As President Nicolás Maduro continues to undermine democracy in Venezuela, the population struggles to survive 2017, now facing a record child malnutrition crisis.
In an attempt to ramp up the pressure on Maduro and his allies in the state, last week the White House announced its first economic sanctions on the Venezuelan government, banning trades for bonds issued by the Venezuelan government and its state-owned oil company, Petróleos de Venezuela, S.A. (PDVSA). But as we have continuously warned our readers, economic sanctions targeting the government and at PDVSA are a risky gamble, potentially hurting Venezuela’s ability to pay off interest on its growing debt and threatening default. The sanctions strategy adopted by the Trump administration is an effort to deny financial sources to the dictatorship. But such targeted efforts only make sense in the context of a clear, directed strategy of international coordination and articulation of goals. A sanctions-only policy threatens to make U.S.-Venezuela policy like the U.S.’s 50-year-plus Cuba policy… and we all know how successful that’s been.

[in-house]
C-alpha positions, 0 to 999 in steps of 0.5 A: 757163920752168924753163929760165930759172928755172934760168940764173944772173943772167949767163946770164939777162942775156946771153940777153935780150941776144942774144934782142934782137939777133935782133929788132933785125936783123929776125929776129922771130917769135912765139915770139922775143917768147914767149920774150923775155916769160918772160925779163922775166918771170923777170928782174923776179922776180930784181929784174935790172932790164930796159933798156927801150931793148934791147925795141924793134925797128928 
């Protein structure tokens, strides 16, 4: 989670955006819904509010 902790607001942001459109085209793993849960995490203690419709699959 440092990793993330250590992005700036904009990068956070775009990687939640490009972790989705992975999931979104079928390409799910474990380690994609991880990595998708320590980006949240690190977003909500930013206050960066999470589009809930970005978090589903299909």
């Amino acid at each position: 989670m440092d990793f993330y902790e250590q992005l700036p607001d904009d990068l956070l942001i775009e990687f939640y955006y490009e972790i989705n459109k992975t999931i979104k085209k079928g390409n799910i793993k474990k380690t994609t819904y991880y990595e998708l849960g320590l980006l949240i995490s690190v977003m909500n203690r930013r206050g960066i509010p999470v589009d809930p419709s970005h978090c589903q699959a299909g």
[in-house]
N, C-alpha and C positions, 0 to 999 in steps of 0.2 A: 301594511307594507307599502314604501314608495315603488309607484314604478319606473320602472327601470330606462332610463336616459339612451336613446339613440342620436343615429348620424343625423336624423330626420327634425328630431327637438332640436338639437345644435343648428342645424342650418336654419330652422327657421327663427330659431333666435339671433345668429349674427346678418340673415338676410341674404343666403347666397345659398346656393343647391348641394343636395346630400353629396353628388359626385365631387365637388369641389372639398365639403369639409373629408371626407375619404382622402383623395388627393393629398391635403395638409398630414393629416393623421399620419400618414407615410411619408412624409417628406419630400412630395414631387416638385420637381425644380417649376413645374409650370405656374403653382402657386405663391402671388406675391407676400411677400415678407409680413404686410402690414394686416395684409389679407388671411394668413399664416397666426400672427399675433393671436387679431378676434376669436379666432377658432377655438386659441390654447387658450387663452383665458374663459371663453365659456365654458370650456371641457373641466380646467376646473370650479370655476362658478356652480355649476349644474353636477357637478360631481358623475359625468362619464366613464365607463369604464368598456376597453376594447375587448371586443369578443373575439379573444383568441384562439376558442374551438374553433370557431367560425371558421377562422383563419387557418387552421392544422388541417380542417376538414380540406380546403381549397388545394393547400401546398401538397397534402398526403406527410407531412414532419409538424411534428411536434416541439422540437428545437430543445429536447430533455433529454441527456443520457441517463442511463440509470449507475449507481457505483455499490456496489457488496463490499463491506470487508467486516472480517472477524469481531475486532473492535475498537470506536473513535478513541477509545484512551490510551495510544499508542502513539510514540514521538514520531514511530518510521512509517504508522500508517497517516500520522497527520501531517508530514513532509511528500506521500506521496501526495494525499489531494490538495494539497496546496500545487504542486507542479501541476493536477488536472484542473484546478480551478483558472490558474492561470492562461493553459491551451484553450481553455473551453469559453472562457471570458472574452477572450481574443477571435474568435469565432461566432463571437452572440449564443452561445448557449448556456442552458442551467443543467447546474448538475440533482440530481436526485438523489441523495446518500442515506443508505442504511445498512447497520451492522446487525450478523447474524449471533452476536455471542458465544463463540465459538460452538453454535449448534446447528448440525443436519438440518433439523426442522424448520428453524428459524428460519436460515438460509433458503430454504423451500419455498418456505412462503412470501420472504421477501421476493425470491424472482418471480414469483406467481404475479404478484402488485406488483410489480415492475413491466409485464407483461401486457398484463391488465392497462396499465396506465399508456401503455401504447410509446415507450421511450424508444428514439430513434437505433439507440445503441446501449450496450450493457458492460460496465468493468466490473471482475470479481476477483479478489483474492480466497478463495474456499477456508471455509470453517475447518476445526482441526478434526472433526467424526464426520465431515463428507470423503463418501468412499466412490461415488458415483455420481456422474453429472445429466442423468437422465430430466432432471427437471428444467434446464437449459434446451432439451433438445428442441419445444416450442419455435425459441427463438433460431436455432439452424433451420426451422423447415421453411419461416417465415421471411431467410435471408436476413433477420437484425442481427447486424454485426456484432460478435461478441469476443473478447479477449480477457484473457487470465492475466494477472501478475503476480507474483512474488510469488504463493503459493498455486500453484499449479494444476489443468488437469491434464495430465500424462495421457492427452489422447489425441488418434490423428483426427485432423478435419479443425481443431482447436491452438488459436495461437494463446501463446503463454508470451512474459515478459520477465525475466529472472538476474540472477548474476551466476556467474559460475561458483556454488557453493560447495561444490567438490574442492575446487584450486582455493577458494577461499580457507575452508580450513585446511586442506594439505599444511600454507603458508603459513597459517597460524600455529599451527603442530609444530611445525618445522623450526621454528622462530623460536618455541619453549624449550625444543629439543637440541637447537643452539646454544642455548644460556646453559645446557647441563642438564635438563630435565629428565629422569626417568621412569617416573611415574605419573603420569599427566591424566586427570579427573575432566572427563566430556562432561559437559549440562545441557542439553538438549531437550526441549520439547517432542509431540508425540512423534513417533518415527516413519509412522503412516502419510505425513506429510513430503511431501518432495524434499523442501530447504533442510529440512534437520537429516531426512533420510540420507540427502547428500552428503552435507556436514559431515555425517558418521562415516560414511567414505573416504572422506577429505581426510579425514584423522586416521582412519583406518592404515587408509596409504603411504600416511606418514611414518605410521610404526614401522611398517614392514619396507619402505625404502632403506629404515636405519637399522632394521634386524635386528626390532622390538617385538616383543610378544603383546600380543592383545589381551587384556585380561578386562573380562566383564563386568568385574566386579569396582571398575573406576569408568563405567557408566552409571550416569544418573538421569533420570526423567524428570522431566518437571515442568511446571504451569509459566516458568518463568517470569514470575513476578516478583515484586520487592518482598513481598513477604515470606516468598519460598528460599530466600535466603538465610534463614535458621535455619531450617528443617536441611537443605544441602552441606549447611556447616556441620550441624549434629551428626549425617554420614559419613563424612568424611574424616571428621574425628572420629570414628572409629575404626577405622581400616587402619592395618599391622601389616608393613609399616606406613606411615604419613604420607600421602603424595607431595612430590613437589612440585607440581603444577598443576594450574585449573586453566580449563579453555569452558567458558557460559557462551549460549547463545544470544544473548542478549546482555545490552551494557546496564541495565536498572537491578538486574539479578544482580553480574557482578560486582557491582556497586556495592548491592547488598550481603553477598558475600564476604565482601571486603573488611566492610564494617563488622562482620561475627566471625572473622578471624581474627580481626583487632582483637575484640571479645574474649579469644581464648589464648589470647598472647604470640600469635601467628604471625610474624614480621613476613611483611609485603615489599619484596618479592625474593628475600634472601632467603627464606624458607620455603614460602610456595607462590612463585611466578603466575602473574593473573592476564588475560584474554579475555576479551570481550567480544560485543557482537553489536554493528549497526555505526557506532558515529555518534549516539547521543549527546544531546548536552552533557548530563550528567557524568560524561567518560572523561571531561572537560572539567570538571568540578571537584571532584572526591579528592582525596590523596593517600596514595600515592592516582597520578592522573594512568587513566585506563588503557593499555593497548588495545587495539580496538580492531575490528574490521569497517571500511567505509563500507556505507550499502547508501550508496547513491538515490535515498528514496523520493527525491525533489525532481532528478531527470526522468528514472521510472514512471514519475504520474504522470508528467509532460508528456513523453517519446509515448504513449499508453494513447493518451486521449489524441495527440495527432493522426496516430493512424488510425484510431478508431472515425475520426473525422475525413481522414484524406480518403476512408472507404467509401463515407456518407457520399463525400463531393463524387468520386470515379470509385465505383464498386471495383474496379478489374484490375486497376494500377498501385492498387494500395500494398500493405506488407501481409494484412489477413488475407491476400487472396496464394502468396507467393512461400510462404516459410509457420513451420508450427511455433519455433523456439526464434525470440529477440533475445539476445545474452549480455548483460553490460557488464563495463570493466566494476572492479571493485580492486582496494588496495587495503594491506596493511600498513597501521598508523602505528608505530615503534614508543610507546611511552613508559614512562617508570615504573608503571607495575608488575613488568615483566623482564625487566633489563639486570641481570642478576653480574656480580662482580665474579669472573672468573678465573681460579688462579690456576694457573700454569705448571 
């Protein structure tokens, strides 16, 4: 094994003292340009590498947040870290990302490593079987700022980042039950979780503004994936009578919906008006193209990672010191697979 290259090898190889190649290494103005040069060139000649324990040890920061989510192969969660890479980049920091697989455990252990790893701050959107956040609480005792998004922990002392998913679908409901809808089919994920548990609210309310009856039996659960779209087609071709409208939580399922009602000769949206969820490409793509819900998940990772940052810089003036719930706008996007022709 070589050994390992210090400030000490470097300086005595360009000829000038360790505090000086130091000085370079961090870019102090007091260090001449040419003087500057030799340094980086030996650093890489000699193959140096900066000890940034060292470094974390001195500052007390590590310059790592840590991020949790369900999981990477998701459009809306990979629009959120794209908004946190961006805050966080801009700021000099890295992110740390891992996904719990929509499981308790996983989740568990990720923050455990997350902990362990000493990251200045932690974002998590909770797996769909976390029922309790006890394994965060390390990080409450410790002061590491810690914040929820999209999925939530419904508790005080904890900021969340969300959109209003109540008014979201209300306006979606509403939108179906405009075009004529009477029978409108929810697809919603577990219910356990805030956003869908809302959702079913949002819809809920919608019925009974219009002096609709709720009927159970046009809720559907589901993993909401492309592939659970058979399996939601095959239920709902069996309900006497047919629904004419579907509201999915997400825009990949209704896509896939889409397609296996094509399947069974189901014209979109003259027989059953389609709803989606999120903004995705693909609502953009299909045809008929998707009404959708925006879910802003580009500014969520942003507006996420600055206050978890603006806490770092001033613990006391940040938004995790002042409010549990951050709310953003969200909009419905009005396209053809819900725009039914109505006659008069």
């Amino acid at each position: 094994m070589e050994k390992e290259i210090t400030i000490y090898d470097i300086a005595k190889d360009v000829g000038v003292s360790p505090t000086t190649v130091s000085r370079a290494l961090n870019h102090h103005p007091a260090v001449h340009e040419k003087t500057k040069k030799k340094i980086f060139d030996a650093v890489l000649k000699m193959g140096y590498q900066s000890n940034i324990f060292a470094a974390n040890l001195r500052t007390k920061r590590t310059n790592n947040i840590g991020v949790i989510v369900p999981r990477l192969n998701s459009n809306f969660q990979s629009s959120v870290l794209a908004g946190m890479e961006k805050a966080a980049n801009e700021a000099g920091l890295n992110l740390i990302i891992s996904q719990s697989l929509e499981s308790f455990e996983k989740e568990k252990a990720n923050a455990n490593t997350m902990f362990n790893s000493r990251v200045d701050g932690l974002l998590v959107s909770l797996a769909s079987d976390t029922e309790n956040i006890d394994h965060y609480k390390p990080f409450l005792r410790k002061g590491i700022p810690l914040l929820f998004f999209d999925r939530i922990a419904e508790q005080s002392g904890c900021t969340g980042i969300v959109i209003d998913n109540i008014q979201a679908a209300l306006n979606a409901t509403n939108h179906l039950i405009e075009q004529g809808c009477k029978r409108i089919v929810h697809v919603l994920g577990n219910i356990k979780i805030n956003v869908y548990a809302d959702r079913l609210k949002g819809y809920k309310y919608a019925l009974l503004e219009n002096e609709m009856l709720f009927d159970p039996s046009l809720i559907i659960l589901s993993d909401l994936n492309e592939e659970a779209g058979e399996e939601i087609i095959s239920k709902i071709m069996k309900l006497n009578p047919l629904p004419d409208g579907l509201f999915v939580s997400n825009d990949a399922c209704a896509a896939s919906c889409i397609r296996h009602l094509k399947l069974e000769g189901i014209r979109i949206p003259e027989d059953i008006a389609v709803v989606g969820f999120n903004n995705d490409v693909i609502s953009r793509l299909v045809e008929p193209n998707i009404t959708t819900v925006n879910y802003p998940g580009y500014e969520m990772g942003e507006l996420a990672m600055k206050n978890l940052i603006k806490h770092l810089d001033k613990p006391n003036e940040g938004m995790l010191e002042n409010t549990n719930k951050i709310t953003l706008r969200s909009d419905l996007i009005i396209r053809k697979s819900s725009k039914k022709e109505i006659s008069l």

And although the region has started to act collectively, a stronger and fiercer international commitment to engage in broader sanctions is needed to break the dictatorship. But the lack of engagement of the region—particularly with U.S. Secretary of State Rex Tillerson missing-in-action from regional diplomacy—has left many wondering what the broader strategy is behind these incremental sanctions.